M. H., Yahya and M. N, Kamarudin and Z., Nordin (2009) The impact of monsoon circulations on the performance of space-based radio navigation satellites for surveying applications. In: 7th FIG Regional Conference, 2009, Hanoi, Vietnam.
Monsoon circulations are major features of the tropical troposphere. Associated with large- scale seasonal reversals of pressure, temperature and winds, these monsoons are caused by the larger amplitude of the land temperature in comparison to that of the nearby oceans. As the non-dispersive atmosphere is characterized by adiabatic lapse rate, vertical wind motion and heterogeneous water vapour content during varying monsoon periods, the propagation speed of satellite-to-receiver signals propagation are equally reduced due to the induced variability of refractive indices with respect to free-space radio wave propagation. Often denoted as a nuisance among space-based radio navigation satellites practitioners especially when the utmost possible accuracy is greatly demanded, the resulting decrease in velocity increases the time taken for the signal to reach a receiver’s antenna, thereby increasing the equivalent path length, which in turn affects the accuracy of the derived positioning information. This paper aims to analyze the impact of monsoons and Inter monsoon periods on the performance of space-based radio navigation satellites positioning for surveying applications. Conducted within a network of continuously operating Global Positioning System (GPS) reference stations and ground weather stations in Peninsular Malaysia, larger amount of satellite-to- receiver signal propagation delay were obtained during the Northeast Monsoon: 2.9853 m in comparison to the Inter Monsoon: 2.9755 m and the Southwest Monsoon: 2.9631 m. Poor estimated three-dimensional vectors of GPS baseline solution on the basis of ratio, reference variance and Root Mean Square (RMS) were as well detected especially during the Northeast Monsoon followed by the Inter Monsoon and the Southwest Monsoon. With about 52 percent to 55 percent of accuracy discrepancies detected compared to the Easting and the Northing positioning vectors, the Height component is the most variable and inconsistent components resulting from the varying monsoon circulations.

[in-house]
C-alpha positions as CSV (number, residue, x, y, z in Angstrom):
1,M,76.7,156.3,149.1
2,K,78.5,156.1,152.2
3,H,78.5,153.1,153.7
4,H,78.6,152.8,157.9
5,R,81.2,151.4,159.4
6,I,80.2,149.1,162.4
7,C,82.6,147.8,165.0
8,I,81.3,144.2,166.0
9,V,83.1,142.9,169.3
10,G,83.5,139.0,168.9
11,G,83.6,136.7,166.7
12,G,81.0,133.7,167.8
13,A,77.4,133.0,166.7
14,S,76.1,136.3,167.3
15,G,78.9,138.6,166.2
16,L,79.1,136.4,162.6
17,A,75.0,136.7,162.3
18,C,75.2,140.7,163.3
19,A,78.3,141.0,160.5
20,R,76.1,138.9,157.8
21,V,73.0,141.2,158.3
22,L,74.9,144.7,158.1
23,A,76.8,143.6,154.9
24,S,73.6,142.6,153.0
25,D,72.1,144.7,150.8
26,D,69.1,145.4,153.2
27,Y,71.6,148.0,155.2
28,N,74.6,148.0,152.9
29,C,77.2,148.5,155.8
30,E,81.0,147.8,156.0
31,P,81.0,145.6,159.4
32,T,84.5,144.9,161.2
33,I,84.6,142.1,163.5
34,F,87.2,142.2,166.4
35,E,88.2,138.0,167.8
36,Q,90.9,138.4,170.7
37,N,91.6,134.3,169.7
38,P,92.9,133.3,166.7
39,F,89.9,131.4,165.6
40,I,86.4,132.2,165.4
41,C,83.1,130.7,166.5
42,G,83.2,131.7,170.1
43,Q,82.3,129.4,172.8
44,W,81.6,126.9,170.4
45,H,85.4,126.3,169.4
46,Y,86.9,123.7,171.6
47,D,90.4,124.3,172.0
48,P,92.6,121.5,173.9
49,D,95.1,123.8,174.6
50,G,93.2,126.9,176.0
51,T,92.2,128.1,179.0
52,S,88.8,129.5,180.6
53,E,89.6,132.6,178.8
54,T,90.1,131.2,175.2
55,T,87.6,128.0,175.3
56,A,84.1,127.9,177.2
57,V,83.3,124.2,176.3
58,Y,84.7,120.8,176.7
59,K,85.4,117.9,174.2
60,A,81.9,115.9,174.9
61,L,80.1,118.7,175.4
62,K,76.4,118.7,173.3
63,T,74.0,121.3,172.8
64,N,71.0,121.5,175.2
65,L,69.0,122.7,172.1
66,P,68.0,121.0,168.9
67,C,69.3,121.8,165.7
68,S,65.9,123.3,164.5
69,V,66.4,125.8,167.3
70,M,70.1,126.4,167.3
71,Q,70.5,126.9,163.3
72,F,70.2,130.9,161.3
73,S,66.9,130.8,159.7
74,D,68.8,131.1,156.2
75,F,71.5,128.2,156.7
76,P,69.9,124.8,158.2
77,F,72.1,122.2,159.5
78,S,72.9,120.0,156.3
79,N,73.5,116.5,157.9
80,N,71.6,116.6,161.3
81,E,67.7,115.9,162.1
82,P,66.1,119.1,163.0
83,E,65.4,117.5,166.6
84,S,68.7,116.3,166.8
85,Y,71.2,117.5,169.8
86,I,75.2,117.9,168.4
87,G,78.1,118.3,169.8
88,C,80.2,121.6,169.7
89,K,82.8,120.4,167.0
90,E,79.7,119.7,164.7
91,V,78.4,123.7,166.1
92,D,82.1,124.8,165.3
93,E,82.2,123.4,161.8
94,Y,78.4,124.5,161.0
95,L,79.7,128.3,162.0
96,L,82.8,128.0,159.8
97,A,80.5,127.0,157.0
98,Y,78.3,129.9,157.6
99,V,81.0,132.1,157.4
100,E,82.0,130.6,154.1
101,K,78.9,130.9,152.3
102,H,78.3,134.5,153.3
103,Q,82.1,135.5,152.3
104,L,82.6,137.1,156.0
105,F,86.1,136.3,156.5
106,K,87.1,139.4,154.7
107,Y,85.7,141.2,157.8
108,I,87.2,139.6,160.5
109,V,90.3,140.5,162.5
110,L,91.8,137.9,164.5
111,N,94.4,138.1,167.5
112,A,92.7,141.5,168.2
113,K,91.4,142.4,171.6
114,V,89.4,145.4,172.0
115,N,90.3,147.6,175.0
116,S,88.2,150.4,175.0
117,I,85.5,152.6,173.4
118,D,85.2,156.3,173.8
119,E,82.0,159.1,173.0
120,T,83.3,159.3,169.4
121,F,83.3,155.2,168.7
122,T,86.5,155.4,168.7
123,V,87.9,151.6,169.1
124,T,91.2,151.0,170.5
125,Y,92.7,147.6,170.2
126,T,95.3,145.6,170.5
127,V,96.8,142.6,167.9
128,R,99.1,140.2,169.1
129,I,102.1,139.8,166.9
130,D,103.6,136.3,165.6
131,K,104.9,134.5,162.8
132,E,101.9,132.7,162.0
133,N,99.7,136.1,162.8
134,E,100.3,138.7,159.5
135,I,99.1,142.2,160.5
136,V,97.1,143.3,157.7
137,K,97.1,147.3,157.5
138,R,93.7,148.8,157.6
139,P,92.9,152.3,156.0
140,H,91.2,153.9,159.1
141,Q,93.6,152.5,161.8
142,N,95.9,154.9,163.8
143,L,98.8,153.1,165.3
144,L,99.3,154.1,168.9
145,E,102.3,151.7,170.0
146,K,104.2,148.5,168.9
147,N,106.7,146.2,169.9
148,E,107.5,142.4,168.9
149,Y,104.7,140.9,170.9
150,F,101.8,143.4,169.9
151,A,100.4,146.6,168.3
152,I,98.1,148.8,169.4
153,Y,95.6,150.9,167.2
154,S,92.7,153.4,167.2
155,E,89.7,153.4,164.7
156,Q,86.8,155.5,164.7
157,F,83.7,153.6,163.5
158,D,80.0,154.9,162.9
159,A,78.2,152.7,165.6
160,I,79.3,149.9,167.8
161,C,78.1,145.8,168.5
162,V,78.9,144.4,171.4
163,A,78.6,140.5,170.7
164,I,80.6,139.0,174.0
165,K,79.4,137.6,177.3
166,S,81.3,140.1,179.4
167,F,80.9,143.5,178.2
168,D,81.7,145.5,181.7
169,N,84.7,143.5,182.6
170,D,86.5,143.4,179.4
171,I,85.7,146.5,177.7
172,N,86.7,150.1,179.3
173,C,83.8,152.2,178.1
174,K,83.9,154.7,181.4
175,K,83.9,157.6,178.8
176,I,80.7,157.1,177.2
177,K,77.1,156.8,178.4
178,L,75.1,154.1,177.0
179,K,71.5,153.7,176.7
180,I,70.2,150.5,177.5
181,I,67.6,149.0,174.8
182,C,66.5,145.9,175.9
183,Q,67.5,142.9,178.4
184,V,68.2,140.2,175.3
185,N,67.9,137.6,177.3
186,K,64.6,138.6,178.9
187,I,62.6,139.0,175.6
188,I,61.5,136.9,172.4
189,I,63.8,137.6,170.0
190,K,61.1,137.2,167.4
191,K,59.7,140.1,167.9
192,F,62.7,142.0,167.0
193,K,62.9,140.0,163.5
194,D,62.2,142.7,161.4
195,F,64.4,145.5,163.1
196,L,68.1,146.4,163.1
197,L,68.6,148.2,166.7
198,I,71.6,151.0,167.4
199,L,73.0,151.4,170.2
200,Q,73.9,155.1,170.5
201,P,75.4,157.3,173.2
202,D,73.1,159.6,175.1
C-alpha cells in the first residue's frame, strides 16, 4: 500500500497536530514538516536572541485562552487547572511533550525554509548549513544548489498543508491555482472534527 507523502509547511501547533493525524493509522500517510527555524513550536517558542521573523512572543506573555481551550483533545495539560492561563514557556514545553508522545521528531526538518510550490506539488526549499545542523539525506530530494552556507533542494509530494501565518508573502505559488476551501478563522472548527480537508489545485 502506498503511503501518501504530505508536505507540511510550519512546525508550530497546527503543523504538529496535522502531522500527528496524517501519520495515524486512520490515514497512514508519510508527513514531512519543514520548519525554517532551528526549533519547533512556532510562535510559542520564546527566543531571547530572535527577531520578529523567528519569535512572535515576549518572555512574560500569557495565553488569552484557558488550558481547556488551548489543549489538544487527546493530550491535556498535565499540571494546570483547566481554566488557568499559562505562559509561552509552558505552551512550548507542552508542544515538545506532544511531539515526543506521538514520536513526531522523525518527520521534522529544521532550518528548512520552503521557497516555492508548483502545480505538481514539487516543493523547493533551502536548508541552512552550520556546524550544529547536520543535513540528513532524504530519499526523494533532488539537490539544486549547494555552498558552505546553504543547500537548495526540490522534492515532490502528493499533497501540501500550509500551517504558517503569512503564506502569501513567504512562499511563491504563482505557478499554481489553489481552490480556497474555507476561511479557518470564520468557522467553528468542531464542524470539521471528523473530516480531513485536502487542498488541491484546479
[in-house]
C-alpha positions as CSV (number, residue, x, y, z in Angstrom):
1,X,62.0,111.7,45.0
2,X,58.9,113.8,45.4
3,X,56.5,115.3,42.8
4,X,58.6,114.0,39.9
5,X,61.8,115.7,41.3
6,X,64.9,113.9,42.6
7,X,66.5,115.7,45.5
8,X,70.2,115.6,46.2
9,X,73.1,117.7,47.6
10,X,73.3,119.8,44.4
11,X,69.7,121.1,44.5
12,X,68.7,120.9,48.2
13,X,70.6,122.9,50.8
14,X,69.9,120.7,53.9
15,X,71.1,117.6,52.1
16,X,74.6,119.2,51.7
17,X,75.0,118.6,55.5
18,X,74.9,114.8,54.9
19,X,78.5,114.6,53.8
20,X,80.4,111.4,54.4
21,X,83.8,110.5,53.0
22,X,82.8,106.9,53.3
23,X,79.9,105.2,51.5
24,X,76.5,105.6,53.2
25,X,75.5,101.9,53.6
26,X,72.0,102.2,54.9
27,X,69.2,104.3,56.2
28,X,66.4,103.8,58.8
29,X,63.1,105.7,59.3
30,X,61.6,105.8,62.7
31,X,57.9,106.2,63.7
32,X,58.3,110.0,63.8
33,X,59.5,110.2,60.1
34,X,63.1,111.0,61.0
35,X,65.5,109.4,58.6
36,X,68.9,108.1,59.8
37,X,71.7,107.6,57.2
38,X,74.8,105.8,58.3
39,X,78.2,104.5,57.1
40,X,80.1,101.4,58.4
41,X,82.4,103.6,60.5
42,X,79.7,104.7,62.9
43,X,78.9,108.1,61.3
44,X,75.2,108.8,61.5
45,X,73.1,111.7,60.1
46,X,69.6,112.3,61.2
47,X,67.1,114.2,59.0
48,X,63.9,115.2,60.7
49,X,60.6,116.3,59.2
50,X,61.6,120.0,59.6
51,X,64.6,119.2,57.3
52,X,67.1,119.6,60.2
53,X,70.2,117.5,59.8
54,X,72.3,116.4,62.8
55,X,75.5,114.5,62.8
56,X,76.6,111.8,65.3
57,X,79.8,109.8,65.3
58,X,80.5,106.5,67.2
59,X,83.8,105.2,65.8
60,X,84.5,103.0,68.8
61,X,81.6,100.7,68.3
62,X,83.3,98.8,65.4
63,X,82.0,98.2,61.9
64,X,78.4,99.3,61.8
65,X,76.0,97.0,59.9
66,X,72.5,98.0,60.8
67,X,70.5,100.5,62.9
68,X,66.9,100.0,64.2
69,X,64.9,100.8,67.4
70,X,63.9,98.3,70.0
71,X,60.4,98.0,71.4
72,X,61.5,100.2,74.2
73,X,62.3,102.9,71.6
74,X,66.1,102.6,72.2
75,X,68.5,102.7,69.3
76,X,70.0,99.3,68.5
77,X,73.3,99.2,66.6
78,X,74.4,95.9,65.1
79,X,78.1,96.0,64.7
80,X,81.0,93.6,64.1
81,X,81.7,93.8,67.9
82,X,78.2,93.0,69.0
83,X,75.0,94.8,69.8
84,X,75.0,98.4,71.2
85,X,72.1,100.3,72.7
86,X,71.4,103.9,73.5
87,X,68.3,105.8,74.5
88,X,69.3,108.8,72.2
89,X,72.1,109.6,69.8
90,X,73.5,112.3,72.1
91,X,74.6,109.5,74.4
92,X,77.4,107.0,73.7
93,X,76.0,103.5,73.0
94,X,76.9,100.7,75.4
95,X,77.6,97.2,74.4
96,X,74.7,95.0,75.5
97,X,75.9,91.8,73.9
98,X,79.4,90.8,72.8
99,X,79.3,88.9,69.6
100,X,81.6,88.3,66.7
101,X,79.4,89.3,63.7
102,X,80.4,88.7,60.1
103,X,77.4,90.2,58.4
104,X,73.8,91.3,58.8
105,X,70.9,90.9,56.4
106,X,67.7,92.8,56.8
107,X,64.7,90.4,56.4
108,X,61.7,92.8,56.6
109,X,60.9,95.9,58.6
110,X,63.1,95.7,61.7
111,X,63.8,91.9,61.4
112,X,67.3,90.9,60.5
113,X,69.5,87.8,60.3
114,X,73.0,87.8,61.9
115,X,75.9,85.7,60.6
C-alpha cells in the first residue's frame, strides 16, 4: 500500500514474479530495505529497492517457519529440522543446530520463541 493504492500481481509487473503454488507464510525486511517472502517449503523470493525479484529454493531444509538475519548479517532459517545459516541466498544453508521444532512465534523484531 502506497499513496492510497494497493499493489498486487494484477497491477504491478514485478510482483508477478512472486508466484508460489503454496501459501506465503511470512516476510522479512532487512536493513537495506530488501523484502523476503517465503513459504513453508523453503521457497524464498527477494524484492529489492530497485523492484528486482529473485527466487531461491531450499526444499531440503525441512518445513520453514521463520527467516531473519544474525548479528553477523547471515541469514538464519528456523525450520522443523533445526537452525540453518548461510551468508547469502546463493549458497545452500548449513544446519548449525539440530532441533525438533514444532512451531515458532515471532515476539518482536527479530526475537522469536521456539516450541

|Item Type:||Conference or Workshop Item (Paper)|
|Subjects:||G Geography. Anthropology. Recreation > G Geography (General)|
T Technology > T Technology (General)
|Divisions:||Geoinformation Science And Engineering (Formerly known)|
|Deposited By:||Liza Porijo|
|Deposited On:||13 Oct 2011 14:39|
|Last Modified:||13 Oct 2011 14:39|
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